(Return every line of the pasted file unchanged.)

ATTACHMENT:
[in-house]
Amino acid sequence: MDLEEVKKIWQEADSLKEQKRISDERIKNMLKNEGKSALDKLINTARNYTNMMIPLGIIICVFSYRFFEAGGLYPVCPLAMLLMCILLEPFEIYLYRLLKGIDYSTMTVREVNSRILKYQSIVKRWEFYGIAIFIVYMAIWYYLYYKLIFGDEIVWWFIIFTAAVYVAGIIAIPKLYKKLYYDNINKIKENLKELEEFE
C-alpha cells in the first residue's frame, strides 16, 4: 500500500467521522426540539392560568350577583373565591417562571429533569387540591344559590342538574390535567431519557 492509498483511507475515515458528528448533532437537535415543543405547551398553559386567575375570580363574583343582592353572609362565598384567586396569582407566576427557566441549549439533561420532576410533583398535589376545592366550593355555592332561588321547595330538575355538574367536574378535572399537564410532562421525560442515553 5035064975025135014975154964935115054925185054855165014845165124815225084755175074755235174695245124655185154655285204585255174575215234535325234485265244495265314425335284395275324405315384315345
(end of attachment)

[in-house]
Amino acid sequence: MDLEEVKKIWQEADSLKEQKRISDERIKNMLKNEGKSALDKLINTARNYTNMMIPLGIIICVFSYRFFEAGGLYPVCPLAMLLMCILLEPFEIYLYRLLKGIDYSTMTVREVNSRILKYQSIVKRWEFYGIAIFIVYMAIWYYLYYKLIFGDEIVWWFIIFTAAVYVAGIIAIPKLYKKLYYDNINKIKENLKELEEFE
C-alpha cells in the first residue's frame, strides 16, 4: 500500500467521522426540539392560568350577583373565591417562571429533569387540591344559590342538574390535567431519557 492509498483511507475515515458528528448533532437537535415543543405547551398553559386567575375570580363574583343582592353572609362565598384567586396569582407566576427557566441549549439533561420532576410533583398535589376545592366550593355555592332561588321547595330538575355538574367536574378535572399537564410532562421525560442515553 5035064975025135014975154964935115054925185054855165014845165124815225084755175074755235174695245124655185154655285204585255174575215234535325234485265244495265314425335284395275324405315384315345